But what about the near field? We don't have simple sources so we can not apply the relationship above in the near field. But we can make a couple of observations. We know that the area of the slot is much less than the total area of the drivers. And we know that the volume velocity is the same front and rear, at lease at low frequency. So perhaps we can get an idea of what is happening buy comparing a 12" woofer to a 5" woofer. If both are radiating a 100 Hz signal into 2Pi space they would generate the same sound intensity in the far field if both have the same volume velocity. But to have the same volume velocity the 5" driver must move with a velocity that is 144/25 = 5.76 times greater than the 12". It should be obvious that when a near field measurement is made the intensity close to the 5" driver will be much higher than that for the 12" driver, a result simply due to the difference in radiating area. If we compare the area of the two drivers to the area of a sphere we see that the 12" driver would be represented by a sphere with R = 3.38" where as the 5" driver would by a sphere with R = 1.41". Referring back to the intensity relationship for a simple source we can see that we should expect the intensity at the surface of a 1.41" spherical source to be much higher than that at the surface of a 3.38" spherical source when they are radiating the a the same frequency with the same volume velocity.

If we measure the intensity of both spherical sources at the same distance, some distance greater that 3.38" the intensity will be the same. However, Nelson indicated that at 1M, and even at 2M he measured greater SPL at the front then rear. There are a couple of issues here that must be considered. Even at 1M there is front to back interaction. At 2M this becomes more uniform. The issues to be considers are the relative delays from front to back and back to front which affect how the sources sum (i.e. the polar response). There is also the relative strength of the sources and how they differer due just to the different path lengths. Even with an equal strength point source dipole, the axial response is dependent on distance as I showed here.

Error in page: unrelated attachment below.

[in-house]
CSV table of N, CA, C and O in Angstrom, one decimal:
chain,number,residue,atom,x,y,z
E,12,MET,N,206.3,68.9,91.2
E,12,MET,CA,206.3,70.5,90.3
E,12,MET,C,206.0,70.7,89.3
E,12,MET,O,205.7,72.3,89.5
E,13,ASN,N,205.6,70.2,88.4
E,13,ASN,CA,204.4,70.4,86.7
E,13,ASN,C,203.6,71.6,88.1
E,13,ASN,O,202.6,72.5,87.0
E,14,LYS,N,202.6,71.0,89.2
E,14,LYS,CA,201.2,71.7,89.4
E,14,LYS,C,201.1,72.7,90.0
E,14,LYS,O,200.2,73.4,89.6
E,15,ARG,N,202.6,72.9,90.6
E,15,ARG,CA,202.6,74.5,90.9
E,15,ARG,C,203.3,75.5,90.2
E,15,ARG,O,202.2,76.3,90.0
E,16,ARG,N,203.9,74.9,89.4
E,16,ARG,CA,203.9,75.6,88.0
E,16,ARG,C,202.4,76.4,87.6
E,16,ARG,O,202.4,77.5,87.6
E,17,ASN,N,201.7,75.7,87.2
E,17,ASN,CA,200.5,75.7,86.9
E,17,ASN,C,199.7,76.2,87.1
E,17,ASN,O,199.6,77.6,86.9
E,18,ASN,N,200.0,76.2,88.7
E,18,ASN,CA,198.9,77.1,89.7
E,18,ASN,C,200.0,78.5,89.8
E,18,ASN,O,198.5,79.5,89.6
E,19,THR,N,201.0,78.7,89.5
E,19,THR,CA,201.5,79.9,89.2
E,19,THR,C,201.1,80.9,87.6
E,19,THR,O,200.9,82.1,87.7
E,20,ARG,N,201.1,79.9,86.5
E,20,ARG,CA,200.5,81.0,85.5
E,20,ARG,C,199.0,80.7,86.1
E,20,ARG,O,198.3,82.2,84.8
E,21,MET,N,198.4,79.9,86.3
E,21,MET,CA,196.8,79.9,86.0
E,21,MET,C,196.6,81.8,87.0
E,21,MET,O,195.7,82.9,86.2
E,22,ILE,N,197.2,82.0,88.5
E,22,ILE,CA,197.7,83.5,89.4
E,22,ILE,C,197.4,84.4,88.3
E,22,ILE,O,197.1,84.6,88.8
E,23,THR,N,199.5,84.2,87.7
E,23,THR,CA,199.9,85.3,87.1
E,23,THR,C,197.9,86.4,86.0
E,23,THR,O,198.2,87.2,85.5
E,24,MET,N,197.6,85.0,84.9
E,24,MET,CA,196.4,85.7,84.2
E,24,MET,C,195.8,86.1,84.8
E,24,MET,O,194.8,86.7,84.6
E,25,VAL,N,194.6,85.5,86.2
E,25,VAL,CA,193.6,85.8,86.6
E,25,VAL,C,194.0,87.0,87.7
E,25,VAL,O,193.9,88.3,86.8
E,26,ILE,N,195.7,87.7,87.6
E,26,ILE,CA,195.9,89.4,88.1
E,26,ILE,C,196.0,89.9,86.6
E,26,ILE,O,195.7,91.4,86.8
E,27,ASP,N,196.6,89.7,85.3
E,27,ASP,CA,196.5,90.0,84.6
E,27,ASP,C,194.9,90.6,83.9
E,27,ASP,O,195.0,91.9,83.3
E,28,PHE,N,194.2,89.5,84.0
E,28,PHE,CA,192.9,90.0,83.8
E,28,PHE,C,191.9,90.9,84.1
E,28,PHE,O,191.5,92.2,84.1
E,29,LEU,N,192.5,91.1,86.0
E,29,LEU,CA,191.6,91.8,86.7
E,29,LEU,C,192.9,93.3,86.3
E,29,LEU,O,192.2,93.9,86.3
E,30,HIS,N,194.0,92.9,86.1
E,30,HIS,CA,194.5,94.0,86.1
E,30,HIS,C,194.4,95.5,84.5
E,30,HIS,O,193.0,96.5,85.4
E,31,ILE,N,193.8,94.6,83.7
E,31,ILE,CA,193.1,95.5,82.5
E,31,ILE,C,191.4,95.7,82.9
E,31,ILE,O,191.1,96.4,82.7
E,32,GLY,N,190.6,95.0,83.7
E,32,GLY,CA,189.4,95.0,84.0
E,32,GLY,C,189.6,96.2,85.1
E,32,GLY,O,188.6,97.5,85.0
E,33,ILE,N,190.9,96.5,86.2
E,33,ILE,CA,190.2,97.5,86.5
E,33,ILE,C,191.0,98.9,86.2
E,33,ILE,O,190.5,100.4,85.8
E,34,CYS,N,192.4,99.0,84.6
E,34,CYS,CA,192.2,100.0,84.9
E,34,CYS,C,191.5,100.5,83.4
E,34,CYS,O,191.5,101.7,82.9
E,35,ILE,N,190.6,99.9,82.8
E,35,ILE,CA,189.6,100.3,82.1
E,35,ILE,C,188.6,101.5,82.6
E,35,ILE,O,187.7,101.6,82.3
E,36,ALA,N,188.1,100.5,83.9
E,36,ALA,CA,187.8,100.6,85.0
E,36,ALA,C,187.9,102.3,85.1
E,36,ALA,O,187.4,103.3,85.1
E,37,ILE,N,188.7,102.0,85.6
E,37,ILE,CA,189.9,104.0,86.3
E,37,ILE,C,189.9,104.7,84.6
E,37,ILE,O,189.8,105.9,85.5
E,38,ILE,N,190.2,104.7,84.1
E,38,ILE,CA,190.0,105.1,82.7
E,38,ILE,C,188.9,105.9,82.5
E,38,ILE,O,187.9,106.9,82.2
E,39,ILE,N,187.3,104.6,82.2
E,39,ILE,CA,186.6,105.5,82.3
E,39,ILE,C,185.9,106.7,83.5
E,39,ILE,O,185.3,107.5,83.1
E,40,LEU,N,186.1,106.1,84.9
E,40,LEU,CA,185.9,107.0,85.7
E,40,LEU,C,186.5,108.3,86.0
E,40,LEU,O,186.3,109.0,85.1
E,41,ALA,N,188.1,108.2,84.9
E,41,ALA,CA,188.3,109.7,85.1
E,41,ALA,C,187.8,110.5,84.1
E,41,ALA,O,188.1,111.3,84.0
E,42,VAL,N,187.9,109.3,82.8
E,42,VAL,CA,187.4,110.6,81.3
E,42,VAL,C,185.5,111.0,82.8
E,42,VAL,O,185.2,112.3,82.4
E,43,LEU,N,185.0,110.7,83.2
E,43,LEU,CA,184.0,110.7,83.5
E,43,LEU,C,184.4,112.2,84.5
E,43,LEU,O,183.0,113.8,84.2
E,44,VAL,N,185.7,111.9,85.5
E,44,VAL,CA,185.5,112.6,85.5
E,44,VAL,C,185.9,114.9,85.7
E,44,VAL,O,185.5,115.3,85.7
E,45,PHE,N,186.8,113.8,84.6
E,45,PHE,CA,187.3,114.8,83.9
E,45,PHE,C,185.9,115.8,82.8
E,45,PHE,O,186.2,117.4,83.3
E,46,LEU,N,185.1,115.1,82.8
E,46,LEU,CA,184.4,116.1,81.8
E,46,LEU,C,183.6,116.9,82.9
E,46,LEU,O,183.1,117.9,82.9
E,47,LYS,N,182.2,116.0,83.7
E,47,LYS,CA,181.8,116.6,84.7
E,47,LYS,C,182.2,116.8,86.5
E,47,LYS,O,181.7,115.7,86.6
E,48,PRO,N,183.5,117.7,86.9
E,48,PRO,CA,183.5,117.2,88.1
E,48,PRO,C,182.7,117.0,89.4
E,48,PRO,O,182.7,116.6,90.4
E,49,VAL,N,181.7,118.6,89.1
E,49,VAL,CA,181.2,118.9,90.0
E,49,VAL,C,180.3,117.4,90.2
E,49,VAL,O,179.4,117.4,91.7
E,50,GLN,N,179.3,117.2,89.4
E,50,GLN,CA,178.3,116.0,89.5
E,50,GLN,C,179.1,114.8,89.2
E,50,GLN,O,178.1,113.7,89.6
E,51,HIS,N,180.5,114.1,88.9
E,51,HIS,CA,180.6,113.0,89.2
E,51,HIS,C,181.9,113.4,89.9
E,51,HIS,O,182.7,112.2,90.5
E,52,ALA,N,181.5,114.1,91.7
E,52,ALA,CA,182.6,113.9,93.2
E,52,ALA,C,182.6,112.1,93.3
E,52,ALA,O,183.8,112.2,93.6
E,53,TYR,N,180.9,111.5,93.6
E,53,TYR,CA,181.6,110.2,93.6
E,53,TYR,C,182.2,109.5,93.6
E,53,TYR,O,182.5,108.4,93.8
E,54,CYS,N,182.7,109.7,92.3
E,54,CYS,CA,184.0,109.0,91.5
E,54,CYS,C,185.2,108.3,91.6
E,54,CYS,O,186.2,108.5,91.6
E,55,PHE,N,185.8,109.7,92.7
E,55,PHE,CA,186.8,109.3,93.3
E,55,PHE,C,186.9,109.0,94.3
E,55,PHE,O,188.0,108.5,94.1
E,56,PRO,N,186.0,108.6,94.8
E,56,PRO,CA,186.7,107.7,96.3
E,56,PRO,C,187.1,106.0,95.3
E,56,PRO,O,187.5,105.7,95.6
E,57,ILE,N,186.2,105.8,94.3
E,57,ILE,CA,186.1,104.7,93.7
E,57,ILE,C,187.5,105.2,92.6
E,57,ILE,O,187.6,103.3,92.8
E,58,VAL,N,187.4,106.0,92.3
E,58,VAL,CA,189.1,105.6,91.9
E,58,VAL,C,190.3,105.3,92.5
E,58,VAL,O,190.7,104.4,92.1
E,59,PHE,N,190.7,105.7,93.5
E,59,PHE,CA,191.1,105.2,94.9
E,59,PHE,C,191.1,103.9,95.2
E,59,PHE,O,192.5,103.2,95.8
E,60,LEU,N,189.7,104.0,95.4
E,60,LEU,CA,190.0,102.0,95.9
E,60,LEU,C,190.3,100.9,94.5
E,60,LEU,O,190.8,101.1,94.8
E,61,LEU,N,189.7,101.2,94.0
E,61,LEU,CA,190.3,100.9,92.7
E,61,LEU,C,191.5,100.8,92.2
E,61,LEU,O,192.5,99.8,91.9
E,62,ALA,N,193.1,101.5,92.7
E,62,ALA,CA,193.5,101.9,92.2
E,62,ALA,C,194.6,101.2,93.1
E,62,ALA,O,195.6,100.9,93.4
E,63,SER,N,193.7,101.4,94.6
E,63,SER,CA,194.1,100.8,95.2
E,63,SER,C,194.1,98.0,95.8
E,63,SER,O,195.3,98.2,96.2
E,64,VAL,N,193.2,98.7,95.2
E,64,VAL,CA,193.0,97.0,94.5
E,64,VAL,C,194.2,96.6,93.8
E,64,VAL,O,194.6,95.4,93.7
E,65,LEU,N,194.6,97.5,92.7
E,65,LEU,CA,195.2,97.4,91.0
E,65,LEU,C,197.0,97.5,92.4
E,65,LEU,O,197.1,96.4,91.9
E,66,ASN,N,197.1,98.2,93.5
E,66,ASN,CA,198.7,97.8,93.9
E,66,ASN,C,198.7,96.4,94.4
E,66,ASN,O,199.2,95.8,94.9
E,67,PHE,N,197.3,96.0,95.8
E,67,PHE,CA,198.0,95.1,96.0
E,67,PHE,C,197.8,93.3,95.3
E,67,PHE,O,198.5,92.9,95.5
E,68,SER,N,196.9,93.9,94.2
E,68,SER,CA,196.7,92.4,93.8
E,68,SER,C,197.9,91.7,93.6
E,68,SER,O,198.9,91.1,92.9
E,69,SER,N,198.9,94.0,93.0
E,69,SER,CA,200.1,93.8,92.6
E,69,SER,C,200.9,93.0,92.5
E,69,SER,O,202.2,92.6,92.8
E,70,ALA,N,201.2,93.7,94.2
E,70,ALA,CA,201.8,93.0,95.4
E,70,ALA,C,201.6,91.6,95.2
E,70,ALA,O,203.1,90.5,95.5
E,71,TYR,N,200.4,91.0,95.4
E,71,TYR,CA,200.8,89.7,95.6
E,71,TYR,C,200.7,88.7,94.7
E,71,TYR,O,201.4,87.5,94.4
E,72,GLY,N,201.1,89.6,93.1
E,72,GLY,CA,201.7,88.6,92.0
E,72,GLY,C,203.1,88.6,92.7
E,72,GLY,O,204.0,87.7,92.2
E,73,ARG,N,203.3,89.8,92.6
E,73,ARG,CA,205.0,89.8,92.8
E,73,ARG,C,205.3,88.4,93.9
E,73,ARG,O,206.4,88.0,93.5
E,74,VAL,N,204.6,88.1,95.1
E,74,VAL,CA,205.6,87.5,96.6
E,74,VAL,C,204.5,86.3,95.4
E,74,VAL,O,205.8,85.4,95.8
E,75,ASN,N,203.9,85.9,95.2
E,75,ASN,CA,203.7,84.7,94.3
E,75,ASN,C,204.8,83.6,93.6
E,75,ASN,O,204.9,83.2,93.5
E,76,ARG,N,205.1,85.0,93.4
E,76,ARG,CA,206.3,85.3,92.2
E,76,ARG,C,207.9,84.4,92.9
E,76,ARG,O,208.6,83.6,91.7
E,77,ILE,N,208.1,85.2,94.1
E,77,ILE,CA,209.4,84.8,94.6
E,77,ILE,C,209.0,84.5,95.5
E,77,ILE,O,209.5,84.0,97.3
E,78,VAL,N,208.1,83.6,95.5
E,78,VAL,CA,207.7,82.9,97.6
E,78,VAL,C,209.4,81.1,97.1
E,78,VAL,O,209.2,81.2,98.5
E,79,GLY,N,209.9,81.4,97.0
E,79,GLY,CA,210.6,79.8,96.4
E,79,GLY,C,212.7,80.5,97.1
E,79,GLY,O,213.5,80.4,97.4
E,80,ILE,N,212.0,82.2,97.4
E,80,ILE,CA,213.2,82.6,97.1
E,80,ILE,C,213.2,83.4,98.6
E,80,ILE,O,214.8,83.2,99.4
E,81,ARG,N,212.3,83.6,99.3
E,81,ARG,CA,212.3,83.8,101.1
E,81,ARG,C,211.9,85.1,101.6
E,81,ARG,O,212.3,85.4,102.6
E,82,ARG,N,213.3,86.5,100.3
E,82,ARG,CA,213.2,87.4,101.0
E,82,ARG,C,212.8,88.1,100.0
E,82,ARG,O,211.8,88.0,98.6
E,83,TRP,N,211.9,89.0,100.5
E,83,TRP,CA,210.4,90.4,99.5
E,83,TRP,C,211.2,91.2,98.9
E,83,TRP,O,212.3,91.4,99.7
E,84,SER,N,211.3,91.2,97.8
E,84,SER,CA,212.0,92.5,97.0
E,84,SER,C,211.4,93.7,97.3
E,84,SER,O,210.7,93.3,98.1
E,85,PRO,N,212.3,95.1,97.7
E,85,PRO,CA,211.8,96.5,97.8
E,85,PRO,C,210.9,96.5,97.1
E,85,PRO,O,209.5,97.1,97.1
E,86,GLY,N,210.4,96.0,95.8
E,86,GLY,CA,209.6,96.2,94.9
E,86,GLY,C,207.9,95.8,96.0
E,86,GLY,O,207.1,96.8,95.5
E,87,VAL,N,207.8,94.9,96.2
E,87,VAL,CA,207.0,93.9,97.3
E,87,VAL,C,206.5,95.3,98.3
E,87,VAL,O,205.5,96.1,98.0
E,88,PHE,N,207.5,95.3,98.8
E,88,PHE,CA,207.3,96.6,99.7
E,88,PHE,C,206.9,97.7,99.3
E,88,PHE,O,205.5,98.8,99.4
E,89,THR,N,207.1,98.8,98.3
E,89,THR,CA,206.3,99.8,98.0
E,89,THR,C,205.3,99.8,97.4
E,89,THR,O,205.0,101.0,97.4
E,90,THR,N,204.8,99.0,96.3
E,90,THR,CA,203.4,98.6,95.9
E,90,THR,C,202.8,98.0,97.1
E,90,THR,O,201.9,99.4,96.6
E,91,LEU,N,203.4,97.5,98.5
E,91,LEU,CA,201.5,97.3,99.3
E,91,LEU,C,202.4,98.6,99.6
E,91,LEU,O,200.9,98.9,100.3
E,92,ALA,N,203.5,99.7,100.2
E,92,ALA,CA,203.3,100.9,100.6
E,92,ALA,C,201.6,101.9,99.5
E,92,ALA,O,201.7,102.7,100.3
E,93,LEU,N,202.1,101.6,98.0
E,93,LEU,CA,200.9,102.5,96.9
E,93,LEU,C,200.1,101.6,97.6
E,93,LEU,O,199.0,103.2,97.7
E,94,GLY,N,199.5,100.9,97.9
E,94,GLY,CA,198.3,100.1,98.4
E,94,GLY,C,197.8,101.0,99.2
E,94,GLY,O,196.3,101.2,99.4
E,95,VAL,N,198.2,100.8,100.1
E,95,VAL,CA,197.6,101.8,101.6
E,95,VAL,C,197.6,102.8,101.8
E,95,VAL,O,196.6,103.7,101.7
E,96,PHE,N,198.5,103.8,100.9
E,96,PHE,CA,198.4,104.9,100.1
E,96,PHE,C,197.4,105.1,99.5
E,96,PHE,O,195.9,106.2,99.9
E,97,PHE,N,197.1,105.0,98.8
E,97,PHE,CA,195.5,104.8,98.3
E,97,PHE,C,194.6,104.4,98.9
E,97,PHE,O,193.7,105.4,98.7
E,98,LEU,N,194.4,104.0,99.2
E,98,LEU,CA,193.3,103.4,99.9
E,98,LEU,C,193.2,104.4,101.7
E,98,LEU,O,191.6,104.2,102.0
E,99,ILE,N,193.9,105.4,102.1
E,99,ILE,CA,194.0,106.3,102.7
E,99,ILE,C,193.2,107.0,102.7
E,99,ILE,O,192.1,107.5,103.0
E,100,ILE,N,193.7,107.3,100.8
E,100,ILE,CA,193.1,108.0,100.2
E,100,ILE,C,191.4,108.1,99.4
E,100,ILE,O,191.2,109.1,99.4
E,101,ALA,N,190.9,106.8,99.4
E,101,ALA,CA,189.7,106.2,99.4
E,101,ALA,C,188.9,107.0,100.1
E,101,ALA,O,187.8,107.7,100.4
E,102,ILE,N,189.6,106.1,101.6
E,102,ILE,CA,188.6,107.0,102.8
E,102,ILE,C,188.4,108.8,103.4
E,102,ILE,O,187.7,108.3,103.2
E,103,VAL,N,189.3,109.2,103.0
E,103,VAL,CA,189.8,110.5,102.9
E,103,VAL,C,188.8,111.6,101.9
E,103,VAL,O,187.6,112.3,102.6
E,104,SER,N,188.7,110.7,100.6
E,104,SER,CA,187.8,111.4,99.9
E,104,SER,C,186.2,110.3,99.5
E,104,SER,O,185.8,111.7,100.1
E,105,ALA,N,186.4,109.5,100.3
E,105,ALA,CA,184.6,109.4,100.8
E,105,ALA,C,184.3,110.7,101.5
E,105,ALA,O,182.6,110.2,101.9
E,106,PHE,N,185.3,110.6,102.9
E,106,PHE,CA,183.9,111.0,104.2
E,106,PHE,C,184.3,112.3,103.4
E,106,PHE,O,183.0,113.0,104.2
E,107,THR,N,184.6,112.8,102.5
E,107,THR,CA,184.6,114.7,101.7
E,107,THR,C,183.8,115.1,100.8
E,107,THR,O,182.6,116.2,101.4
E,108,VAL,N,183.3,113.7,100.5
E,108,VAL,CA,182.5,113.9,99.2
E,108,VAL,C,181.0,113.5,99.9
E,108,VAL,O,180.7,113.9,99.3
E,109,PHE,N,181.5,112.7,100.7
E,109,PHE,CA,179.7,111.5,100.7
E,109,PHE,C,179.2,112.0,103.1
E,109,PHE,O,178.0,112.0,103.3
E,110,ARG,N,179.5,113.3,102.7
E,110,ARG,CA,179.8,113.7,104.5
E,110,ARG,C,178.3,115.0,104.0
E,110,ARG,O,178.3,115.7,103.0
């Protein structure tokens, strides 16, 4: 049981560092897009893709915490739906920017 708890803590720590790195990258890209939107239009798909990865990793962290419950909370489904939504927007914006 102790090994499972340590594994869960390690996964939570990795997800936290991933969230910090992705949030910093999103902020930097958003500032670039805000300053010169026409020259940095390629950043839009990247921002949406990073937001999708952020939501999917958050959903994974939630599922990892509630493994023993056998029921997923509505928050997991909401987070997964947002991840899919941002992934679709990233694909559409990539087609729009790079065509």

And there is another issue to consider. That is the fact that the initial wave launch form the front and back is very different in shape. While it is true that in the far field, at low frequency, the waves from the front and rear will take on a spherical form, just how far from the sources this occurs will be different for the front and rear. Once the waves achieve a spherical form the SPL will fall as (1/r)^2 and since the volume velocity is the same from the front and rear the SPL should also be the same. Thus, in the far field differences in the front and rear SPL and in the polar response should only be a result of the delay paths. But this will not occur in the near field.